My 2016 Reading Goal


I set my Goodreads 2016 Reading Challenge goal at 26 books and I’m using the above chart to choose a few of them. I’ve already got one book picked out, thanks to my wife: Ray Bradbury’s classic Fahrenheit 451.

I met my reading goal in 2015, beating my 26-book goal by 3 books, and I hope to do it again, thus giving me a three-peat for my yearly reading challenge.

One other book-related note: Gene Luen Yang was named the Library of Congress’ national ambassador for young people’s literature. He’s the first graphic novelist to be named to the post and if you haven’t already, I highly recommend reading his brilliant and thought-provoking American Born Chinese.

Day 275: Star Wars Reads Day

Star Wars Reads Day

Star Wars Reads Day

What’s not to love about Star Wars Reads Day? It’s Star Wars, it’s books … it’s two of my favorite things rolled into one ball of awesomeness.

Star Wars Reads Day is set for October 10th this year and libraries, bookstores, and other retailers will be celebrating with author signings and all kinds of festivities.

I’m fortunate to live in a town that still has a Barnes & Noble, something I did not think would still be possible in this day and age. I’ve got a few unread Star Wars books on my nightstand so I was able to resist the temptation of the store’s display shown above.

Then again, there’s still a week left to go … hopefully my wallet will resist any and all of B&N’s Jedi Mind Tricks.

Day 230: Reading Is Fundamental

Reading Is Fundamental

Reading Is Fundamental

I ran across the photo above via my Google Photos. It’s from a few years ago, on a cold winter day when my wife and I were reading in bed. She’s reading on her tablet while I was reading an actual printed book.

We both agreed that books are still our preferred method of reading, but we’re not anti-technology, either. Any reading is better than none.

As the old saying goes, Reading Is Fundamental.

Day 61: Reading Through My Earbuds

World War Z audiobook

World War Z audiobook

After writing about a few of the podcasts I enjoy while commuting or working out, I added a few audiobooks to my phone for future listening. The first, World War Z, was excellent and you can read my review of it here.  As I noted in my review, it was vastly superior to the Brad Pitt movie that barely registered a “meh” with me. Having a large all-star voice cast definitely made the audiobook experience a pleasant one.

So pleasant, in fact, that after I finished it, I immediately borrowed David Sedaris’ Let’s Explore Diabetes with Owls from my local digital library. Having read most of Sedaris’ books, this is my first audio version of his work and it’s been terrific so far. The subject matter is familiar (a collection of essays on various subjects, told through the author’s unique point of view), but the fact that Sedaris reads it himself makes this a must-listen; he’s an outstanding storyteller. I was fortunate to attend his performance in Santa Barbara last year and I’d see him again in a heartbeat.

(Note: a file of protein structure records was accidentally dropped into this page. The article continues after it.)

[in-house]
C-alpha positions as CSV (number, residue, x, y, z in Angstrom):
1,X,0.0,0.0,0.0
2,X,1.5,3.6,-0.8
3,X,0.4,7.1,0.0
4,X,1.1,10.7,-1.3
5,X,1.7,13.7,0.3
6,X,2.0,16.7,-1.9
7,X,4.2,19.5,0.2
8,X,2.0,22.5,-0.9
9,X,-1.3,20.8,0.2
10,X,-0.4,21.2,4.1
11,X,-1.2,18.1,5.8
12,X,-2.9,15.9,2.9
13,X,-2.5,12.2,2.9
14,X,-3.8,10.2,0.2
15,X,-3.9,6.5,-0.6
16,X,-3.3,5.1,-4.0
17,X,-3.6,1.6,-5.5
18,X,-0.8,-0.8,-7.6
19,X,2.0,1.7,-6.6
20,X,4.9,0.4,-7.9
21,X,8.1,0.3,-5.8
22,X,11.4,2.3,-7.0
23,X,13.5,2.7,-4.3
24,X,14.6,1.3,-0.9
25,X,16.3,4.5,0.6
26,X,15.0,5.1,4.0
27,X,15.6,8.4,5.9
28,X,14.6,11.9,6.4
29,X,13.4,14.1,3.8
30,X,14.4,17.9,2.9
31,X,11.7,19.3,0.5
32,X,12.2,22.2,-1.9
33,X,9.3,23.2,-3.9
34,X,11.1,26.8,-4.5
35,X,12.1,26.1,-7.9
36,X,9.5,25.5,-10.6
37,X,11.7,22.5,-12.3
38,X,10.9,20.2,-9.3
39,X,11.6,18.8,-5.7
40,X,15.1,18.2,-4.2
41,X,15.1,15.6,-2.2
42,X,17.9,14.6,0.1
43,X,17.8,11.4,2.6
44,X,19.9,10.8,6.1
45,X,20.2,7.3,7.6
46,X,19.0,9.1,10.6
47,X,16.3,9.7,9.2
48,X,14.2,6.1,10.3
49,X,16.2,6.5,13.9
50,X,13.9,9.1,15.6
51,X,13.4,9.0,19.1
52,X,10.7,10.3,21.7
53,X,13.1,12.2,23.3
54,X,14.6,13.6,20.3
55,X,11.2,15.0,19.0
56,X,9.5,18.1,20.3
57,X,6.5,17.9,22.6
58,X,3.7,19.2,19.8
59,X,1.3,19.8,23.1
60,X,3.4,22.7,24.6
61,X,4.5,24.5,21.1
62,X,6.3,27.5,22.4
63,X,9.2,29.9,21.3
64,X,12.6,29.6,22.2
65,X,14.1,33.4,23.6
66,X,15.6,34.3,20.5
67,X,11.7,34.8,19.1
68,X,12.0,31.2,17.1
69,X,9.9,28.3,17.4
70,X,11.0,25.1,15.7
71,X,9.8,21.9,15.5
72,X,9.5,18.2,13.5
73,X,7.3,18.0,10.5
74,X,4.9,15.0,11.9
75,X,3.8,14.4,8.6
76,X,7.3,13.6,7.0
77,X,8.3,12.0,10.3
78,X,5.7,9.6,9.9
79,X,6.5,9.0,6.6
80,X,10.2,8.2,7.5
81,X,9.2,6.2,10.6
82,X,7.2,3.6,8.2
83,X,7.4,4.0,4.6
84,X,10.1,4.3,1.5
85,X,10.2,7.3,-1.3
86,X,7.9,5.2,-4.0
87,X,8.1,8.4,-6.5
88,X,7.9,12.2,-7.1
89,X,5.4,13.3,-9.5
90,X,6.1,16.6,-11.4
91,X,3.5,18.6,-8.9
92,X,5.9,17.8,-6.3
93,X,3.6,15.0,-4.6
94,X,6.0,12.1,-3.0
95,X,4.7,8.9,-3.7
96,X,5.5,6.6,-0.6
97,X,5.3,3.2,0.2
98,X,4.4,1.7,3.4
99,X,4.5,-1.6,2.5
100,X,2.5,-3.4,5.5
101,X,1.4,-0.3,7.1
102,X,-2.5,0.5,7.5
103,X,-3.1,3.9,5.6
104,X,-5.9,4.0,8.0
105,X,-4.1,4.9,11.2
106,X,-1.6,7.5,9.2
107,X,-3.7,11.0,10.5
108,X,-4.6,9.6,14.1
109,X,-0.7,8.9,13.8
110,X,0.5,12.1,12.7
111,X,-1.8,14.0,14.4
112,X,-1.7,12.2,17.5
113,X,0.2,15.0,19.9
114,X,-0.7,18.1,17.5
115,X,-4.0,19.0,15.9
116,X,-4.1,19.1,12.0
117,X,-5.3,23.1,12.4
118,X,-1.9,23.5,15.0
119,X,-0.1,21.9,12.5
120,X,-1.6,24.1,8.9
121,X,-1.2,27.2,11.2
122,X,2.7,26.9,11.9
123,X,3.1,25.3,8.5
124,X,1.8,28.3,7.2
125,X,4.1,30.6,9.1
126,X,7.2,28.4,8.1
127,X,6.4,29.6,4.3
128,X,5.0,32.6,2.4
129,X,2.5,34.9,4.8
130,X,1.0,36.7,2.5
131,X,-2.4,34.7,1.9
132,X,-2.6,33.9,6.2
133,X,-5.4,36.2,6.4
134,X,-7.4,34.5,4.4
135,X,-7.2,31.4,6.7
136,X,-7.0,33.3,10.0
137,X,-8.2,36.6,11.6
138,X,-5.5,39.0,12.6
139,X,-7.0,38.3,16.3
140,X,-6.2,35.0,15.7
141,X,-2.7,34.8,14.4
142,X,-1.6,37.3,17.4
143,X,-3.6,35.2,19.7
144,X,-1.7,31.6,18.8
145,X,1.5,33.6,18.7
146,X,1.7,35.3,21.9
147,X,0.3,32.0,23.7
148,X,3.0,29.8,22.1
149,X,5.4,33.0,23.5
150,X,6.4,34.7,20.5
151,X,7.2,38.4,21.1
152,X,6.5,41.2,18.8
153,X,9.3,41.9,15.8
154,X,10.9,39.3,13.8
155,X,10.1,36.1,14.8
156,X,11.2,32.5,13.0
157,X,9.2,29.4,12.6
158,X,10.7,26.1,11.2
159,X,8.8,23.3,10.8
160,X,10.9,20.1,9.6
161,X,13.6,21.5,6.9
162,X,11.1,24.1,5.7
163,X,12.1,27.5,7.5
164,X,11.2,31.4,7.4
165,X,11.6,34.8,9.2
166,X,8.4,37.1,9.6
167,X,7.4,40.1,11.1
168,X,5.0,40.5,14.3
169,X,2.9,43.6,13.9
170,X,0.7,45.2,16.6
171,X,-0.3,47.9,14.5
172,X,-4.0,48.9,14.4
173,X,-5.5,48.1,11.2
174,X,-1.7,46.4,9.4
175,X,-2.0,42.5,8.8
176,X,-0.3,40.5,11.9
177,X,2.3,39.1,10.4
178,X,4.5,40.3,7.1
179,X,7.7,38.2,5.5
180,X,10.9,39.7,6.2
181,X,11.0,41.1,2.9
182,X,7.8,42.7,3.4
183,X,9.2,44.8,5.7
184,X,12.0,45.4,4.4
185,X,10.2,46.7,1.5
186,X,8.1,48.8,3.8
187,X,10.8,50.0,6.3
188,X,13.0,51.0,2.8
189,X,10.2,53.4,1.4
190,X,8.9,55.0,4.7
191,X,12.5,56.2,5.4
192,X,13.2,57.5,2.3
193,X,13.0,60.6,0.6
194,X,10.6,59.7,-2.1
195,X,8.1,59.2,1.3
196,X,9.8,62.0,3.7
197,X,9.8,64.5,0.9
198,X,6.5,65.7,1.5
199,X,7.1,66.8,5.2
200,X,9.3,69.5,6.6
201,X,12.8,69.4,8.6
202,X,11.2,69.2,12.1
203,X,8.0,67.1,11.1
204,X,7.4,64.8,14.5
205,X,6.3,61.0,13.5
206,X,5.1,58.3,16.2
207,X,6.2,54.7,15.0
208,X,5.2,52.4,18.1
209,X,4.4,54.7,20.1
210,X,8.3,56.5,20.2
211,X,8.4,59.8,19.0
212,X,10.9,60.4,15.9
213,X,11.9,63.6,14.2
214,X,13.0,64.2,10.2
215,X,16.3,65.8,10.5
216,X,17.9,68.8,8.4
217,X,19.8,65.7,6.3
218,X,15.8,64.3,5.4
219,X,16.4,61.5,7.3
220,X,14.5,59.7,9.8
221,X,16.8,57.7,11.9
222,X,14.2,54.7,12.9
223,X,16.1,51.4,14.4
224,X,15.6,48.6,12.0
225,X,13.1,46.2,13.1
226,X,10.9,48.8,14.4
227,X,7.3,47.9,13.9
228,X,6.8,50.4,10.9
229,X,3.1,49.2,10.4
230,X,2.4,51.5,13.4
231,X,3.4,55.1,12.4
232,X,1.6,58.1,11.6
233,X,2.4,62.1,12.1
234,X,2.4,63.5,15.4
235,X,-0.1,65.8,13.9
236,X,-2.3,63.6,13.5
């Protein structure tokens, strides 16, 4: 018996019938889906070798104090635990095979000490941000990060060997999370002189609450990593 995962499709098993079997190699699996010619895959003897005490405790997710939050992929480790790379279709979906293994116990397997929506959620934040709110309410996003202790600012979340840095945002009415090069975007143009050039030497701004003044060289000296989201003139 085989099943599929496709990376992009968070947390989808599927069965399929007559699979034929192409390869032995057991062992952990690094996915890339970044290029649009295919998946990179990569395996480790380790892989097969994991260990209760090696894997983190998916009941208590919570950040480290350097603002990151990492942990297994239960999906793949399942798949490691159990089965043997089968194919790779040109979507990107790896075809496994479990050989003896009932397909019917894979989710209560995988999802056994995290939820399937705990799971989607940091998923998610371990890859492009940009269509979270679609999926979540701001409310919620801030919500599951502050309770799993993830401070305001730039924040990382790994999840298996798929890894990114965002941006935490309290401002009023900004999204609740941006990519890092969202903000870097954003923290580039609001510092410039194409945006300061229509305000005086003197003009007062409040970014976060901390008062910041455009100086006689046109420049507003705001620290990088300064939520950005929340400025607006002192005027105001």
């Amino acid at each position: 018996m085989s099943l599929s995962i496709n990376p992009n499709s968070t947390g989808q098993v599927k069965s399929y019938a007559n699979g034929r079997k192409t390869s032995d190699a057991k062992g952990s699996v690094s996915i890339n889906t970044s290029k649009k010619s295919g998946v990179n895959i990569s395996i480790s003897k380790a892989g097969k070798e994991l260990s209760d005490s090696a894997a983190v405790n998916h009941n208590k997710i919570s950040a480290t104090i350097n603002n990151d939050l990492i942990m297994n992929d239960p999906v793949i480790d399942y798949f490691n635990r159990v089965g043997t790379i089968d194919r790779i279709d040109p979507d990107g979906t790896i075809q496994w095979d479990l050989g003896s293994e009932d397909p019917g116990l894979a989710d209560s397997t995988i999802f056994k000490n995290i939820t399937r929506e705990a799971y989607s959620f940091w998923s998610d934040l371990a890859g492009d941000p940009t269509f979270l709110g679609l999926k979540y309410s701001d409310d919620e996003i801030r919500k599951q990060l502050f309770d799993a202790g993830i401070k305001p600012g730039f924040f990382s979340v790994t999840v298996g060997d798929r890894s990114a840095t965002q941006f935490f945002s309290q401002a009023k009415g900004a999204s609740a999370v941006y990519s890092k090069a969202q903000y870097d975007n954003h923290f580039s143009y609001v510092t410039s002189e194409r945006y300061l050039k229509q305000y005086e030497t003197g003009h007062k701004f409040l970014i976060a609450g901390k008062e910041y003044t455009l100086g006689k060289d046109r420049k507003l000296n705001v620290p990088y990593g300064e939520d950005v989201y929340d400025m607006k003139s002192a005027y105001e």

For now, I’ll settle for reading his latest book through my earbuds.

Day 42: Ghost Month

Din Tai Fung's famous xiaolongbao

Din Tai Fung’s famous xiaolongbao

I finished my third book of 2015 tonight, the entertaining Ghost Month by Ed Lin. I’ll have my Goodreads review posted later tonight or tomorrow and re-post the link here. It’s a fun read, a murder mystery set in a night market in Taipei. While the book falters a bit, the characters in Ghost Month are likable enough that I’d recommend reading it. Lin certainly knows his food, with fantastic passages on the various foods in the market and I immediately took a liking to Ghost Month when chapter 2 featured a visit to Din Tai Fung, home of my favorite xiaolongbao. 

Pictured above: the xiaolongbao (“XLBs”) from Din Tai Fung in Arcadia, CA. Locations are being added throughout Southern California, so it’ll save you a trip to Taiwan.

Day 27: Post-Apocalyptic Reading

Station Eleven e-book cover

Station Eleven e-book cover

While I was learning the ropes of the board game Pandemic this weekend, I received a notice from the L.A. County Public Library. Apparently, I had placed a hold on the e-book* Station Eleven and it was now available. I didn’t remember doing this, but since I’d only read one book this year I decided to download it.

In keeping with my recent binge-watching of The Walking Dead and my fascination with the Pandemic game, Emily St. John Mandel’s Station Eleven fit right in with my entertainment du jour. It’s a brilliant book that I can’t put down. In fact, it’s so good, that once I finished 75 percent of it, I decided to slow down my reading pace in order to savor its final pages.

Station Eleven is a beautifully written book about life after a pandemic wipes out 99 percent of the world’s population. Mandel’s handling of each character is masterful and I’m looking forward to reading her previous work. For now, I’ll enjoy her post-apocalyptic novel between games trying to prevent the apocalypse.

*Note: One of my favorite things about the L.A. County Public Library system is its selection of online materials. Through the Downloads section of their website, patrons can borrow e-books, audiobooks, and music free of charge. All you need is a library card (any resident of California can get one) and a compatible device. I no longer own a Kindle, but the Kindle app allows me to borrow books on my phone or tablet.